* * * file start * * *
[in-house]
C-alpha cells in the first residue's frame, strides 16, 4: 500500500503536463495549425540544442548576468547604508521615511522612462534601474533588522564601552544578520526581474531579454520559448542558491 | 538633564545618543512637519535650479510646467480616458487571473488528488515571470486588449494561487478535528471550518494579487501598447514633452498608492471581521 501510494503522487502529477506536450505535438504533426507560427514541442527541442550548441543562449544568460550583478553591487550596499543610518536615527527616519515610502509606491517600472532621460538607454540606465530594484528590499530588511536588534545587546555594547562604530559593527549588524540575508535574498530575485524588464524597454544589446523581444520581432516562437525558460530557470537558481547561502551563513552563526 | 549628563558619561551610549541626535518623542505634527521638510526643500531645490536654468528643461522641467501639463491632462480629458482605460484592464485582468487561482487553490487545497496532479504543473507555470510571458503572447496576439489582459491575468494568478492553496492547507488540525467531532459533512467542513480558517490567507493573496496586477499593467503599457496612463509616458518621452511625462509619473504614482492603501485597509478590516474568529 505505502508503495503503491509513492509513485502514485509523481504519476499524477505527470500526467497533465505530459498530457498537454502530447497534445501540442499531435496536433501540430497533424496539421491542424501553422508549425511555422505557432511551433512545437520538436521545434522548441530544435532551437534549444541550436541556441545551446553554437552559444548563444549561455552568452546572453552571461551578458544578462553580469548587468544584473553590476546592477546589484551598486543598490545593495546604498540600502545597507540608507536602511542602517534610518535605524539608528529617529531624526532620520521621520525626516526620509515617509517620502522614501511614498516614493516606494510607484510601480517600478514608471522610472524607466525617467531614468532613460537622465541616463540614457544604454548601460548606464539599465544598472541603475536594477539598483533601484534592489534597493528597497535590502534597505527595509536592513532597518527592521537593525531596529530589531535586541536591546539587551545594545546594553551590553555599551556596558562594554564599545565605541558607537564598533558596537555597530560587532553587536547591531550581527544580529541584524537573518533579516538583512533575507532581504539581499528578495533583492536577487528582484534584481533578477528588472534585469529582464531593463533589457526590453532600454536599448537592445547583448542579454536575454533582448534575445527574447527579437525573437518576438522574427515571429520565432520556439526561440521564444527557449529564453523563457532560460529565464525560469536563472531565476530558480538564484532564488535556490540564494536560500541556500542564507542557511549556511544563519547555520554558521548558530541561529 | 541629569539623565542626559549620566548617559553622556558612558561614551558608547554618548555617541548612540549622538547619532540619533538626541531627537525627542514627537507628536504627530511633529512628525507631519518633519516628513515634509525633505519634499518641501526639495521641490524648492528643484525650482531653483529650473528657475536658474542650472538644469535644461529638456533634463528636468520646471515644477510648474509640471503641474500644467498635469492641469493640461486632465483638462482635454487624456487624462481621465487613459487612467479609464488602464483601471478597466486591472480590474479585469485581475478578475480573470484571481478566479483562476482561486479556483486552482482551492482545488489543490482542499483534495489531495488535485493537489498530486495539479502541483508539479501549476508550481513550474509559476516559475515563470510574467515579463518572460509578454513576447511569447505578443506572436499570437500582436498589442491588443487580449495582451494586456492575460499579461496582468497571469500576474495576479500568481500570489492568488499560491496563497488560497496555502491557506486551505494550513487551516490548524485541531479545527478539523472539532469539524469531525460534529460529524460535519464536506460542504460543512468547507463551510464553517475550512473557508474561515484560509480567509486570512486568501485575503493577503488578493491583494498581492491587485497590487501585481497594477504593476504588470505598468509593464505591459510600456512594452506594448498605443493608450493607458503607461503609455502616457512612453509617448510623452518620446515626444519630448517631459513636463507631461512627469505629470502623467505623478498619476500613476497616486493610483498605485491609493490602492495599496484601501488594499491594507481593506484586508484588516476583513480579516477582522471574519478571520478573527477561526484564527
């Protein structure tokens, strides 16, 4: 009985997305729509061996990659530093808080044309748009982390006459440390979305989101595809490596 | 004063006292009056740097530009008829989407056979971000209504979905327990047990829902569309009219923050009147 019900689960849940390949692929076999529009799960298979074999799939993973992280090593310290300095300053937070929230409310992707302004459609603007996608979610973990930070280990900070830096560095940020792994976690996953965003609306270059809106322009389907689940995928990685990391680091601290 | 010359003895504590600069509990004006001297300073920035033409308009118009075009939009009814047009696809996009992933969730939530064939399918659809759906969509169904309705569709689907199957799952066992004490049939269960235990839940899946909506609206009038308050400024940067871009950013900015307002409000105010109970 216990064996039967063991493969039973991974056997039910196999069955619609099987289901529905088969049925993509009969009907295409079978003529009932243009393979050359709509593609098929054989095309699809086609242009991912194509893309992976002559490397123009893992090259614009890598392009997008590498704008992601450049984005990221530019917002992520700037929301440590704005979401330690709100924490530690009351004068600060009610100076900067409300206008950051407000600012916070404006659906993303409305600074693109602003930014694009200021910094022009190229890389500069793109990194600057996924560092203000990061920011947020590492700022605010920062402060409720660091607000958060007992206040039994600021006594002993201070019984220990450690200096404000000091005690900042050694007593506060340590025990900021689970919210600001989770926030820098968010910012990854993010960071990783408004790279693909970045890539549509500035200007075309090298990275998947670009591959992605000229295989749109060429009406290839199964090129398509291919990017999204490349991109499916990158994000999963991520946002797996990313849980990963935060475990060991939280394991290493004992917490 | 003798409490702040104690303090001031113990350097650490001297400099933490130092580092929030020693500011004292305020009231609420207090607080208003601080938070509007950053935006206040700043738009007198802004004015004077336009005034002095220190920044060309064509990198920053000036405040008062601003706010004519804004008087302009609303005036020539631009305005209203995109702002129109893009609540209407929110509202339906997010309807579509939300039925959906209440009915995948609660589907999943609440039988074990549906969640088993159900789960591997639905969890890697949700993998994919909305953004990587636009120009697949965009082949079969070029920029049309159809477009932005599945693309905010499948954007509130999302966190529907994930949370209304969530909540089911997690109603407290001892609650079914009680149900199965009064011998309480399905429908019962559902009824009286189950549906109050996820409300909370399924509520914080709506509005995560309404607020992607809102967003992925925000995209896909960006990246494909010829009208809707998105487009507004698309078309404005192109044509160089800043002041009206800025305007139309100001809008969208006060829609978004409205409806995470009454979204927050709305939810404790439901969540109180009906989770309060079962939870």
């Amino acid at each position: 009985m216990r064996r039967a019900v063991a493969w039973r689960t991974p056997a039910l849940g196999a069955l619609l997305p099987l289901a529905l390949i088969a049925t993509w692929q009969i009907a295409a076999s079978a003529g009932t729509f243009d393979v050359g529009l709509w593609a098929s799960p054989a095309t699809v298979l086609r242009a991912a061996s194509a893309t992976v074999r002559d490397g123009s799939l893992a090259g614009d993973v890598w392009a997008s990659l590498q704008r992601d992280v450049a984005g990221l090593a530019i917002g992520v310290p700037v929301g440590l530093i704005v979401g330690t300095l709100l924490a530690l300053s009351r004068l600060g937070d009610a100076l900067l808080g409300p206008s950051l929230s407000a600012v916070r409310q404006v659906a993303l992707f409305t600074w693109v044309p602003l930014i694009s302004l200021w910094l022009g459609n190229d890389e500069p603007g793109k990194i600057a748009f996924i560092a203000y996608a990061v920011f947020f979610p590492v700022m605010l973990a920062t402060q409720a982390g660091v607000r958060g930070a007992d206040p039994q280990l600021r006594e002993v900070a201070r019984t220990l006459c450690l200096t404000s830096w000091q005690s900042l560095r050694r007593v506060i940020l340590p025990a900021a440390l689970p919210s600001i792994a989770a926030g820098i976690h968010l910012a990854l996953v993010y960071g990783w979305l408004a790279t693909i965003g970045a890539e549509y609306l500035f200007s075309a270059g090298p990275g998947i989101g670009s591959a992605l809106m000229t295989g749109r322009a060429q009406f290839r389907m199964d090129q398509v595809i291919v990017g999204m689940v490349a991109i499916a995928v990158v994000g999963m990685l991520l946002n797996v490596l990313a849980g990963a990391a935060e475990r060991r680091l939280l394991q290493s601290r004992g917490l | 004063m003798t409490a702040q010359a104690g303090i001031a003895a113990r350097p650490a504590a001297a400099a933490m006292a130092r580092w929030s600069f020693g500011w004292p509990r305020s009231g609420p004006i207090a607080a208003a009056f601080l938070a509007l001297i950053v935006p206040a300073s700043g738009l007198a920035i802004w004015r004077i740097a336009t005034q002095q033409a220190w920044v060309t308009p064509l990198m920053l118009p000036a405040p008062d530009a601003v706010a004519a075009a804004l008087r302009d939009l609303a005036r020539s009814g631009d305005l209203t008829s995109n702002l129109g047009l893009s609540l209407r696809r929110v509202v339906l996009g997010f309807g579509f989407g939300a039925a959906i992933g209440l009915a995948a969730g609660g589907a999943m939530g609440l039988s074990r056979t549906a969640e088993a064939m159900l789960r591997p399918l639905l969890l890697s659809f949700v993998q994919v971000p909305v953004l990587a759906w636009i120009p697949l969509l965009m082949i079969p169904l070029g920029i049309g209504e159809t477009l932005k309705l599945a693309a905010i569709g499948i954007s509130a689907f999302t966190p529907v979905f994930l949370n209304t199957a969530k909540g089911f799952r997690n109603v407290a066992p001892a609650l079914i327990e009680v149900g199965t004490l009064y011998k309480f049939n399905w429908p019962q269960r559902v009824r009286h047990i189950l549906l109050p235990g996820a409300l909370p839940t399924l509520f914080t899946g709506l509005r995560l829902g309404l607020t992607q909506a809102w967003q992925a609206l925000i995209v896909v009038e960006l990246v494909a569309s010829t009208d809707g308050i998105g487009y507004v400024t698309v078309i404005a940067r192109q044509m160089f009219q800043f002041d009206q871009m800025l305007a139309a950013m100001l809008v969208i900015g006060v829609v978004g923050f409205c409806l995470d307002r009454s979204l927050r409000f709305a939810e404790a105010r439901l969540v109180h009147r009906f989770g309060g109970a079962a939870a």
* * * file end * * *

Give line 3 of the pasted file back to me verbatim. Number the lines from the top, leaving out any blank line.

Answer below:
């Protein structure tokens, strides 16, 4: 009985997305729509061996990659530093808080044309748009982390006459440390979305989101595809490596 | 004063006292009056740097530009008829989407056979971000209504979905327990047990829902569309009219923050009147 019900689960849940390949692929076999529009799960298979074999799939993973992280090593310290300095300053937070929230409310992707302004459609603007996608979610973990930070280990900070830096560095940020792994976690996953965003609306270059809106322009389907689940995928990685990391680091601290 | 010359003895504590600069509990004006001297300073920035033409308009118009075009939009009814047009696809996009992933969730939530064939399918659809759906969509169904309705569709689907199957799952066992004490049939269960235990839940899946909506609206009038308050400024940067871009950013900015307002409000105010109970 216990064996039967063991493969039973991974056997039910196999069955619609099987289901529905088969049925993509009969009907295409079978003529009932243009393979050359709509593609098929054989095309699809086609242009991912194509893309992976002559490397123009893992090259614009890598392009997008590498704008992601450049984005990221530019917002992520700037929301440590704005979401330690709100924490530690009351004068600060009610100076900067409300206008950051407000600012916070404006659906993303409305600074693109602003930014694009200021910094022009190229890389500069793109990194600057996924560092203000990061920011947020590492700022605010920062402060409720660091607000958060007992206040039994600021006594002993201070019984220990450690200096404000000091005690900042050694007593506060340590025990900021689970919210600001989770926030820098968010910012990854993010960071990783408004790279693909970045890539549509500035200007075309090298990275998947670009591959992605000229295989749109060429009406290839199964090129398509291919990017999204490349991109499916990158994000999963991520946002797996990313849980990963935060475990060991939280394991290493004992917490 | 003798409490702040104690303090001031113990350097650490001297400099933490130092580092929030020693500011004292305020009231609420207090607080208003601080938070509007950053935006206040700043738009007198802004004015004077336009005034002095220190920044060309064509990198920053000036405040008062601003706010004519804004008087302009609303005036020539631009305005209203995109702002129109893009609540209407929110509202339906997010309807579509939300039925959906209440009915995948609660589907999943609440039988074990549906969640088993159900789960591997639905969890890697949700993998994919909305953004990587636009120009697949965009082949079969070029920029049309159809477009932005599945693309905010499948954007509130999302966190529907994930949370209304969530909540089911997690109603407290001892609650079914009680149900199965009064011998309480399905429908019962559902009824009286189950549906109050996820409300909370399924509520914080709506509005995560309404607020992607809102967003992925925000995209896909960006990246494909010829009208809707998105487009507004698309078309404005192109044509160089800043002041009206800025305007139309100001809008969208006060829609978004409205409806995470009454979204927050709305939810404790439901969540109180009906989770309060079962939870």